|SPECIAL SECTION: FIELD REPORT
|Year : 2018 | Volume
| Issue : 2 | Page : 181-186
Creating existential spaces: what do oral history interviews held with Syrian refugee men tell us?
MA in Oriental Studies and BA in Political Sciences and Sociology and Humanitarian Worker, Istanbul, Turkey
|Date of Web Publication||30-Jul-2018|
Source of Support: None, Conflict of Interest: None
The dominant narratives on refugees evolve around vulnerability and trauma discourse that homogenizes a whole group of individuals as traumatized, therefore, vulnerable, as they exposed to an adversity. It is the self-narratives of refugees that reveal the complexity, uniqueness and totality of each person’s experience that can object to this passivation. Oral history in this respect stands as a crucial tool as it creates spaces of existence where refugees can speak freely about their own life stories to the extent and content she/he desires. This small research is a naïve attempt to apply life history approach, and oral history as one of its methodological tool, to psycho-social support at the intersection with refugee studies. Although evolved in different paradigms, this research aims to demonstrate that oral history can also empower refugees since their self-narratives stand as valid sources of reality to challenge the above mentioned discourses, now and then.
Keywords: Adversity-activated development, life history approach, onto-ecological settledness, oral history, refugee
|How to cite this article:|
Koc I. Creating existential spaces: what do oral history interviews held with Syrian refugee men tell us?. Intervention 2018;16:181-6
| Introduction|| |
It was 10 years ago, I conducted an oral history interview for the first time. It was with a lady who broke down when speaking about her childhood and as a young university student who had no idea of what to do, I was literally terrified witnessing how a simple narrative of a life story could emotionally break a person. One year later, I saw her at a book launch for the interviews conducted by our research group, they had been published. It was the first of its kind covering self-narratives of a minority group who has been institutionally silenced for years. She recognised me at the launch, looked deep into my eyes and thanked me. The moment I realised the power of self-narratives was when she whispered into my ear and said: ‘and now I proved that I exist’.
This research is a naïve attempt to introduce life histories methodology to psychology at refugee studies and search for possible ways of empowering an individual, not only focusing on the individual per se, but also the history and politics that affect an individual’s wellbeing with broader implications. It is also not necessarily only for individuals with a defined need of treatment, but also others. As a requisite field research project to successfully complete a Psychosocial Support and Conflict Transformation Certificate Program that took place between February and July 2017 by the International Organization for Migration for psychosocial workers in the humanitarian field working with refugees in Turkey, its aim was to explore the added value of a life history approach in the refugee context as a complementary tool for psychosocial support (PSS). It obviously does not aim to replace existing tools.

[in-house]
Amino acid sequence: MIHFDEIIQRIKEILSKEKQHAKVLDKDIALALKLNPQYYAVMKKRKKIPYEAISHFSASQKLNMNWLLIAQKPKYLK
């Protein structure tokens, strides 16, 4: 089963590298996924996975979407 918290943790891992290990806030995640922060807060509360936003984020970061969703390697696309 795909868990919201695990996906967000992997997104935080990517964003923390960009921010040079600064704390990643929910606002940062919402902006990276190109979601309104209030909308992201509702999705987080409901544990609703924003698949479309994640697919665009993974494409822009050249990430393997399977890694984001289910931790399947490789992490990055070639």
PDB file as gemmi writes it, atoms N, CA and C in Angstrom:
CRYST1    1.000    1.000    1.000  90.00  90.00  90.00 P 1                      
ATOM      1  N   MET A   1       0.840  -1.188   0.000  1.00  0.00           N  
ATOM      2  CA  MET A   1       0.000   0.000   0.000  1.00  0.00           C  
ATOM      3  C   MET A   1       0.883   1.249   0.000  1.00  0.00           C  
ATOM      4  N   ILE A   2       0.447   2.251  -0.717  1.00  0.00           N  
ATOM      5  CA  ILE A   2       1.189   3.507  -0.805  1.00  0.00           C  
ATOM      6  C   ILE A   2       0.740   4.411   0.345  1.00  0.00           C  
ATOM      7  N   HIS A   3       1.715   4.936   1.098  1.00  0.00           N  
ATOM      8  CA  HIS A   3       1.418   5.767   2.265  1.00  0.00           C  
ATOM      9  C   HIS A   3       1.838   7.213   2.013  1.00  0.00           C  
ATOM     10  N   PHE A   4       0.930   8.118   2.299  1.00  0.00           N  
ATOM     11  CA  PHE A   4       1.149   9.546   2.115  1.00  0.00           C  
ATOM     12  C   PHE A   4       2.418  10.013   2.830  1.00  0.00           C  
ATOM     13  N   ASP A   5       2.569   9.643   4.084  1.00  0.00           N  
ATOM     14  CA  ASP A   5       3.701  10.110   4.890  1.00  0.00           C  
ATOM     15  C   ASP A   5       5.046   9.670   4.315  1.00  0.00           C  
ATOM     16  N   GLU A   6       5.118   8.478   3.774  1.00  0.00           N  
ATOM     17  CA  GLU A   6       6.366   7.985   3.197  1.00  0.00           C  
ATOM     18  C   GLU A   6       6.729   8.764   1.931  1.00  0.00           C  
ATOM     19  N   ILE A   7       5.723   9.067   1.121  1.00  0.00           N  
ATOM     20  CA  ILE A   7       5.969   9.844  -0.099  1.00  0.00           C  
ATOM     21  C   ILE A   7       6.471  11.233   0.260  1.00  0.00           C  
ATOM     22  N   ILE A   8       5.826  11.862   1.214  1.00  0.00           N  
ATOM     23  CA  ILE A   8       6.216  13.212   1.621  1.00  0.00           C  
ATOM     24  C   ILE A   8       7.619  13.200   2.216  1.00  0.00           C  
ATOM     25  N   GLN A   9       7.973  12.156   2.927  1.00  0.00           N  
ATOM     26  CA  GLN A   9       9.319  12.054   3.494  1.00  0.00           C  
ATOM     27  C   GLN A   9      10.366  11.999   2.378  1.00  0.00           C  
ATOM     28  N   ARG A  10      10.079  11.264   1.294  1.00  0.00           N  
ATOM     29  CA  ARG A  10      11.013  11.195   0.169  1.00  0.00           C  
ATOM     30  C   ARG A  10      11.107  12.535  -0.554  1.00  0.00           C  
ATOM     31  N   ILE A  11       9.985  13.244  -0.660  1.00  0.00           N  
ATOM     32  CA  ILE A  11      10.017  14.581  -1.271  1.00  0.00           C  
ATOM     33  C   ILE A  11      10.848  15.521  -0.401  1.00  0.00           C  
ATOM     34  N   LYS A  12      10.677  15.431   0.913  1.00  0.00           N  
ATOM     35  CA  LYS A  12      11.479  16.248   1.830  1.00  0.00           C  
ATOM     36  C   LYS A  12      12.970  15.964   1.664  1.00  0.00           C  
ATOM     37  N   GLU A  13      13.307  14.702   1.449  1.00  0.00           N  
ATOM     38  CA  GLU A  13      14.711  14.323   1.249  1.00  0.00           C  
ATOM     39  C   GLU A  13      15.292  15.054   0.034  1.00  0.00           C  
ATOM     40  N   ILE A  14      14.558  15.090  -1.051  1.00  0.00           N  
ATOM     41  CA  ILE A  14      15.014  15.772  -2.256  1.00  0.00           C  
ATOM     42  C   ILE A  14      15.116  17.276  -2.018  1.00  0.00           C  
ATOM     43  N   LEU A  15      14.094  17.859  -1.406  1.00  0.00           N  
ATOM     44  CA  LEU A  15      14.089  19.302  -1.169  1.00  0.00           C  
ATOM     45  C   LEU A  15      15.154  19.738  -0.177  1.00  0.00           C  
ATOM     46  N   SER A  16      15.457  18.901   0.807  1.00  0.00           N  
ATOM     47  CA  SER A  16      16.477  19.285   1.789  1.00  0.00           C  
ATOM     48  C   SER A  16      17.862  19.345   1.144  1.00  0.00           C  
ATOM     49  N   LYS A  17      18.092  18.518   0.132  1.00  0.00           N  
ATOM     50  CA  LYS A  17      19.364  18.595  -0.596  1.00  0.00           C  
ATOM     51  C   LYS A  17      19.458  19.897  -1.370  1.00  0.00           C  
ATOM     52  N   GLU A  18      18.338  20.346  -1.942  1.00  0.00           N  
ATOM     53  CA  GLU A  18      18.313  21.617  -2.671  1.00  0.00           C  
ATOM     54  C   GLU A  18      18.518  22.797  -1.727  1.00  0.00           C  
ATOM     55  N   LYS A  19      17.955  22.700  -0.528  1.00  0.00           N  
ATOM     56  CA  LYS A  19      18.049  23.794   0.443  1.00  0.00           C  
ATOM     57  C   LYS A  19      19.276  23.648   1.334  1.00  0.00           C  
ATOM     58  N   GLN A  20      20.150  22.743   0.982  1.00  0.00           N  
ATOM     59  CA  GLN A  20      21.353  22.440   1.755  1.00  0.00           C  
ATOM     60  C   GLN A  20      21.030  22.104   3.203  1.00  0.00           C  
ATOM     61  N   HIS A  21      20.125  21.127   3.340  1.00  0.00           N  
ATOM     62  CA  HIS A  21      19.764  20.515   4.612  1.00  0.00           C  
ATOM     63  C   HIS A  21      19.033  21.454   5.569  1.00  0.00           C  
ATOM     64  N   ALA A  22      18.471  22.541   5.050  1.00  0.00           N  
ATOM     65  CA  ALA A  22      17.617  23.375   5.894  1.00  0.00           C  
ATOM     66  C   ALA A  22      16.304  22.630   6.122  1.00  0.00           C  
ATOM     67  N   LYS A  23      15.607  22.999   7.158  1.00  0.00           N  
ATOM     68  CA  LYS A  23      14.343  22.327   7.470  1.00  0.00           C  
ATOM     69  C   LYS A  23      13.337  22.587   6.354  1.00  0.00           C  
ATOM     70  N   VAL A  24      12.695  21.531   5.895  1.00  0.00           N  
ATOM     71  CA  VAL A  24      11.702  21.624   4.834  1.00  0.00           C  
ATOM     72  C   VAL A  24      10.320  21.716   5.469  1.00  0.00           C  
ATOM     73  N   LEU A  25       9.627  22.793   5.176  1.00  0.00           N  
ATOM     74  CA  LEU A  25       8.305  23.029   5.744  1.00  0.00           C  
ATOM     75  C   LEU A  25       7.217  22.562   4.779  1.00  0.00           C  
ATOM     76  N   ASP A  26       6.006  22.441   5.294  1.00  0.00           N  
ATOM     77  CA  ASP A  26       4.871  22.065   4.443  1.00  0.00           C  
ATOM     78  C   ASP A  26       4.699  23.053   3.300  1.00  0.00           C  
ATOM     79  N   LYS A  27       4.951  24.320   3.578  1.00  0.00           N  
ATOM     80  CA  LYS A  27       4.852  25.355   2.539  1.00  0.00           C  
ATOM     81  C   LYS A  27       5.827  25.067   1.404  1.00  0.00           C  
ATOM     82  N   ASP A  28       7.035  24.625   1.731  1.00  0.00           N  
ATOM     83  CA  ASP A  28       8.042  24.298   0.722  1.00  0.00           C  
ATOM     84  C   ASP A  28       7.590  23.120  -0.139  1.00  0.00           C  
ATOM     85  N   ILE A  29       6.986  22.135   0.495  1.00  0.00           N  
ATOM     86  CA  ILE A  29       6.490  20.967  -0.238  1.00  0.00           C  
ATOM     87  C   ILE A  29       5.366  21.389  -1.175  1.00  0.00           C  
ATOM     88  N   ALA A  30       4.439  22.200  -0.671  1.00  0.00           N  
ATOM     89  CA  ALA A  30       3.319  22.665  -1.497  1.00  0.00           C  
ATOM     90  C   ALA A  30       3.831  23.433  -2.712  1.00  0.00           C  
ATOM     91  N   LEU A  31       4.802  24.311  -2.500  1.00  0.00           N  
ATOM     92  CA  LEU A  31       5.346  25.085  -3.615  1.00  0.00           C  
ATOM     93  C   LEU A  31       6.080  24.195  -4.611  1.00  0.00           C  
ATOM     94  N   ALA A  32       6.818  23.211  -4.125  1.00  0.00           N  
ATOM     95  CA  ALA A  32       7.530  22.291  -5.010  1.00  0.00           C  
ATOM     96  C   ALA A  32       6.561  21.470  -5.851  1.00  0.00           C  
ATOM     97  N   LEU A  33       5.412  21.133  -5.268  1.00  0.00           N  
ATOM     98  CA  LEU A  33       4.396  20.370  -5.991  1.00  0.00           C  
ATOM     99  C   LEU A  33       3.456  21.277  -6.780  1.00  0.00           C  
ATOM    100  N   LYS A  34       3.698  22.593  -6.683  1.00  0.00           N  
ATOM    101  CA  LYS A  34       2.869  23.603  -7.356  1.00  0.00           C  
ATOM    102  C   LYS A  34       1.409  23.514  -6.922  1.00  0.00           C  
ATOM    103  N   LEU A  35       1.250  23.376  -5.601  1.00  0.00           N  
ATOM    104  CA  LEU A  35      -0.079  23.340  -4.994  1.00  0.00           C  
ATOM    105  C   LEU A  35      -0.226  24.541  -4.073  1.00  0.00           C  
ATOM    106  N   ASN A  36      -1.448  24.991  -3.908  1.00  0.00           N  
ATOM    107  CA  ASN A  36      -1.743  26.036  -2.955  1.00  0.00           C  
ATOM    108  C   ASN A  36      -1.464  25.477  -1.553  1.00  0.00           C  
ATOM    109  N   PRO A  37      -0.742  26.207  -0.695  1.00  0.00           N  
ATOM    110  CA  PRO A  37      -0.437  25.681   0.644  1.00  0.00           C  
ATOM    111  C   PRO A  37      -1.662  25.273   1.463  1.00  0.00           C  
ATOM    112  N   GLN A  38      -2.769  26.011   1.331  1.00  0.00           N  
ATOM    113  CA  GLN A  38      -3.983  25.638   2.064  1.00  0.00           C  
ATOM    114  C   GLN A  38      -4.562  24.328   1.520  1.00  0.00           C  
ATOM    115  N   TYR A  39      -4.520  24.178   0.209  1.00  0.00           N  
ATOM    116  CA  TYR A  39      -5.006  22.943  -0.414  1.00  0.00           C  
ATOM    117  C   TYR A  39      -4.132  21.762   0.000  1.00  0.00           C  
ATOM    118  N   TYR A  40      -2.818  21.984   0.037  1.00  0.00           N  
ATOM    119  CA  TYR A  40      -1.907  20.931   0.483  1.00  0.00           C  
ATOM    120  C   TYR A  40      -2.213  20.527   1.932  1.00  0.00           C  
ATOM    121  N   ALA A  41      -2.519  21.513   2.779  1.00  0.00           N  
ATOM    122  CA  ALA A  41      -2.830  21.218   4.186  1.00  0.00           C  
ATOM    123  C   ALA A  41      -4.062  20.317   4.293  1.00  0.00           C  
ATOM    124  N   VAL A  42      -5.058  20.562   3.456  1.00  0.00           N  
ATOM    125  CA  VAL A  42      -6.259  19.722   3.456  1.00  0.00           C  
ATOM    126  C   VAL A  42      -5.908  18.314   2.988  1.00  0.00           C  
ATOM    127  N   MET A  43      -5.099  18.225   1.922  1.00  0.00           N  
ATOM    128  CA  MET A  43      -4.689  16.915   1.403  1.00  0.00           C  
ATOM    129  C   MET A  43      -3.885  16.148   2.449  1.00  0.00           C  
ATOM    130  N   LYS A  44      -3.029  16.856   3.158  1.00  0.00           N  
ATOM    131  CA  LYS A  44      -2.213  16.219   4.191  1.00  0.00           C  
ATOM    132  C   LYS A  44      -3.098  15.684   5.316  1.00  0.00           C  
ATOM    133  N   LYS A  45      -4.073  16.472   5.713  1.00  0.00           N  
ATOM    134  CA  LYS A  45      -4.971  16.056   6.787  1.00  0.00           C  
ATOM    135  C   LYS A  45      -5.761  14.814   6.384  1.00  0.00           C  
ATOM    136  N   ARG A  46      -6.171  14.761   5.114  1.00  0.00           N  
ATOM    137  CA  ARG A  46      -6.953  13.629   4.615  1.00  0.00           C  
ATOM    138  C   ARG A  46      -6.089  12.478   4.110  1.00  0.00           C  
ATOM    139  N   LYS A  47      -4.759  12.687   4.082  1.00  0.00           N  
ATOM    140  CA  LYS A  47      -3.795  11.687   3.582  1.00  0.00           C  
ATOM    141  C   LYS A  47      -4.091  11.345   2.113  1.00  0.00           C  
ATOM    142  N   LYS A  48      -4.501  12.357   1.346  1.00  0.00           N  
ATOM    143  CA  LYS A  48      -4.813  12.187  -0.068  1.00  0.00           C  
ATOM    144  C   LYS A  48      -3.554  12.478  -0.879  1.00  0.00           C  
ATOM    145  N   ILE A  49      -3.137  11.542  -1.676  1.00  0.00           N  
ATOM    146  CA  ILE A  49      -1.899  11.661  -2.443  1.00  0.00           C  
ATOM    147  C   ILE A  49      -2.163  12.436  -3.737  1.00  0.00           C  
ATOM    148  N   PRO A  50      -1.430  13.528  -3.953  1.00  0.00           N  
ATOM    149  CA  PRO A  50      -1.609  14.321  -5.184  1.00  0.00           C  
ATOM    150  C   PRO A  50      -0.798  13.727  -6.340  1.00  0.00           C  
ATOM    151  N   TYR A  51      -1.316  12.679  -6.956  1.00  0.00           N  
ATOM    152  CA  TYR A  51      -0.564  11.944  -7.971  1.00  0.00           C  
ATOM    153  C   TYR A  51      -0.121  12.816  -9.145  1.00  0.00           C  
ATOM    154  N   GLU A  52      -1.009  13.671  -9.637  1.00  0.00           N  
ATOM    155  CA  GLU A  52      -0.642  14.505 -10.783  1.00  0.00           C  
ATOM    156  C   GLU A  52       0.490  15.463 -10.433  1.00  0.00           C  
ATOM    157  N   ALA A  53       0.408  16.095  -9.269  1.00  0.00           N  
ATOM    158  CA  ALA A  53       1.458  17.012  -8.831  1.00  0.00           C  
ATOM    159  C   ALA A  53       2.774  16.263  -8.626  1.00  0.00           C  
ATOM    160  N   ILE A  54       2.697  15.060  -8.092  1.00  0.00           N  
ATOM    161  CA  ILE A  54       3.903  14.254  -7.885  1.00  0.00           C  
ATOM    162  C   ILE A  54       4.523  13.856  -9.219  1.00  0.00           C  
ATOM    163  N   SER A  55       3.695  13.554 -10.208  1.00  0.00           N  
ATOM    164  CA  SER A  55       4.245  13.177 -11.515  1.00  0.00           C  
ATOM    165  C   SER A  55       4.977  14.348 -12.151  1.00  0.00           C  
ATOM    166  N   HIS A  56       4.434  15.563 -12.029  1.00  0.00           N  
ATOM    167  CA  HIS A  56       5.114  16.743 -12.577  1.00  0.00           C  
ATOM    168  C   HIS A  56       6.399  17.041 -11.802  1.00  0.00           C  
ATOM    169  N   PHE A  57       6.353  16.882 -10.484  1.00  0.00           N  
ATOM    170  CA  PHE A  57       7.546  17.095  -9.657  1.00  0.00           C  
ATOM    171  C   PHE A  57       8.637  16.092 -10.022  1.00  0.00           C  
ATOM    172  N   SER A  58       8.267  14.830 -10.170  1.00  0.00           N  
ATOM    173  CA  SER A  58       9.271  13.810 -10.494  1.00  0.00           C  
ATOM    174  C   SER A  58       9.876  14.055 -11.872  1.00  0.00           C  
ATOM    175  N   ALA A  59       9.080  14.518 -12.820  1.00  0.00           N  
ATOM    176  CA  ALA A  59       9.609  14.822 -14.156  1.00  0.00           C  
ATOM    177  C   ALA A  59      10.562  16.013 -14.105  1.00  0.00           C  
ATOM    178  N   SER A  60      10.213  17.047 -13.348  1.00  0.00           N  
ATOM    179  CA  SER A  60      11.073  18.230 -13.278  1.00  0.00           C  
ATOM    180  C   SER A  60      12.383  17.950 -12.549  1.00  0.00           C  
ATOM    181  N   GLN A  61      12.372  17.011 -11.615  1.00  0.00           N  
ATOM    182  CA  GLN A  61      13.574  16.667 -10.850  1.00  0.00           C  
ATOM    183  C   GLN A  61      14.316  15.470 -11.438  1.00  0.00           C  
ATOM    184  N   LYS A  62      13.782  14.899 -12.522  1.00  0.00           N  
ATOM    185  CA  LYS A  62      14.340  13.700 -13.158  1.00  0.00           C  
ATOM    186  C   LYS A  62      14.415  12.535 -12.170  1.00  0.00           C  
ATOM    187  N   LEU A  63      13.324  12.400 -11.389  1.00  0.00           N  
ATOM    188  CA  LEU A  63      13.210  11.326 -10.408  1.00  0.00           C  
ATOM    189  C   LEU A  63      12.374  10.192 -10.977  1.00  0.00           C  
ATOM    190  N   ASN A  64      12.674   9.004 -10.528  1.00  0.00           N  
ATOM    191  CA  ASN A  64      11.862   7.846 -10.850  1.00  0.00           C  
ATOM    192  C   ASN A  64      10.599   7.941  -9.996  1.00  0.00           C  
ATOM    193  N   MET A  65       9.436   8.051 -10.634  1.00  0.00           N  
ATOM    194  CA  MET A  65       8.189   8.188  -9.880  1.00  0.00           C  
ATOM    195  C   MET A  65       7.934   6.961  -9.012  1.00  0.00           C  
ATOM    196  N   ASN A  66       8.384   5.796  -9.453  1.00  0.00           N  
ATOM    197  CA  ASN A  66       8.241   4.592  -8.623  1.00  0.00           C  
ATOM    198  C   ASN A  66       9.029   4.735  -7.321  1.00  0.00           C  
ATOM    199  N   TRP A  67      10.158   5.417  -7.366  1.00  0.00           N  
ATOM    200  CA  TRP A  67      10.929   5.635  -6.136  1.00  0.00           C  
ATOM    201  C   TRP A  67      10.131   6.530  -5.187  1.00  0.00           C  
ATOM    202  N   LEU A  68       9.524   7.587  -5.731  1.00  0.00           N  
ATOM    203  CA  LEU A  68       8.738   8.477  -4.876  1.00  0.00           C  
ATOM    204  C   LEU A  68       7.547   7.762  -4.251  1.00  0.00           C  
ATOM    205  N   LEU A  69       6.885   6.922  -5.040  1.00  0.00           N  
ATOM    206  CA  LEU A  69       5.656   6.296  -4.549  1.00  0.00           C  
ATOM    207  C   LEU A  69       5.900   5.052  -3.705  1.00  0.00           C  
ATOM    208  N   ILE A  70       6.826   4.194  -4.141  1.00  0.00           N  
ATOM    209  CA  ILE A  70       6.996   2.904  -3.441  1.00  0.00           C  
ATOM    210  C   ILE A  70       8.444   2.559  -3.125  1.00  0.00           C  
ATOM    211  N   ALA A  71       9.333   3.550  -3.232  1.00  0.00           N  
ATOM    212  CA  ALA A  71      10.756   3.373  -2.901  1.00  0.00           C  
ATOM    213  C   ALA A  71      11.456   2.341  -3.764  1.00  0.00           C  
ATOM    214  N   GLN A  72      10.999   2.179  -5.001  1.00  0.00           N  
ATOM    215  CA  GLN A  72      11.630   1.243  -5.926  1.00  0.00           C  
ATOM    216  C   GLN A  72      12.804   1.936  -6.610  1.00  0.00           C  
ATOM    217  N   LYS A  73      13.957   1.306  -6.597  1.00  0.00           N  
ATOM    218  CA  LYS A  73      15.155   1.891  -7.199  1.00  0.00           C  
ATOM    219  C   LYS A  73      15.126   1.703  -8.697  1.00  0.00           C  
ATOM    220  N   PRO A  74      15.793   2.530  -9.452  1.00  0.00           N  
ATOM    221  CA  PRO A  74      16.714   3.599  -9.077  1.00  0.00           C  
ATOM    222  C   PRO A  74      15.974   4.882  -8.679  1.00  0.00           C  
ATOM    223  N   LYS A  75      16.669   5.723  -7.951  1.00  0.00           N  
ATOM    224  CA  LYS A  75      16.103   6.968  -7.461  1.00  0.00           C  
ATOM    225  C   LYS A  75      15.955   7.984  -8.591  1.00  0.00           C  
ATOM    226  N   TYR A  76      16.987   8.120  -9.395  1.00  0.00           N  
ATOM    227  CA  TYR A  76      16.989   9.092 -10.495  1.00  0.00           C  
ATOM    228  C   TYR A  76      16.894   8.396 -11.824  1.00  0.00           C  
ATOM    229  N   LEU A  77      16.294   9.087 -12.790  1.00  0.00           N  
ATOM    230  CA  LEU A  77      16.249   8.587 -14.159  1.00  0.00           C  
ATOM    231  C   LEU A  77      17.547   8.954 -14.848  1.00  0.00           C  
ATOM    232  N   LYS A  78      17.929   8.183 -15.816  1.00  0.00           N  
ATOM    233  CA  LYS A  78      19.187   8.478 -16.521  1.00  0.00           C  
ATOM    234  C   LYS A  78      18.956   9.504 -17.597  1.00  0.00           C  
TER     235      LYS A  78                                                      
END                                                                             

In my first experience of oral history, the interviewee broke down and I became paralysed, demonstrated clearly the need of a psychological intervention by a specialist. However, it invites PSS workers to think more inter-disciplinary and explore areas that a narrative can go beyond therapy. I believe these areas can contribute to the wellbeing of an individual by initiating a change in the social and political structures.
One can ask why PSS workers are a target audience of this research. As Schininà argues, the PSS worker’s ‘work is positioned within a series of systems. The assistance they are providing often responds to erroneous systemic approaches and priorities. Their work is to be aware of this and, wherever possible, question these approaches while continuing to assist individuals in need’ (Schininà, 2017, p. 104). Therefore, I believe it is important to understand these discourses by PSS workers and oral history is a useful tool to challenge it. To assist with this exploration, I had two research questions:
- In which ways could a life history approach be applied to refugee studies with an empowering outcome to individuals interviewed and to general refugee groups?
- How could self-narratives of refugees deconstruct the hegemonic discourse on them?
Three themes were explored to address research questions:
- Everyday life practices in Syria.
- Migration journey to Turkey.
- Life stories in Turkey.
The flow of the themes and its relevant questions do not imply any compartmentalisation of the life stories, as pre and post refugee conditions. On the contrary, it aims to be neutral to hear the sequence of life stories, as narrated by the refugees themselves.
Hegemonic narratives on refugees
In his reflections for psychosocial workers, Schininá presents a historical perspective on the healthy and unhealthy migrant myths and offers a framework to conceptualise the transformation of migrants to objects and abjects (Schininá, 2017).
Until the 1980s, the world witnessed regulated influx of low skilled migrants from former colonial countries to the North, as a social mobility strategy, that contributed to the healthy migrant myth. Since the 1980s, the healthy migrant myth has transformed into an unhealthy and vulnerable migrant myth, as worldwide mobility increased, which led to ‘the diversification of migrant populations, an increased transnationalism, and a variety of socioeconomic conditions of migrants … an increase of irregular movements’ (Schininá, 2017, p. 102). Since 1990s the vulnerability myth that categories refugees according to a set of vulnerability criteria led mental health and PSS interventions to focus on the perceived needs of the refugees, rather than a holistic approach that weighs their strengths and resources equally. This myth was also fed by trauma narratives. The trauma narrative has a tendency to assume that certain external adversities are traumatic to all people; therefore, everyone is psychologically traumatised after being exposed to that adversity.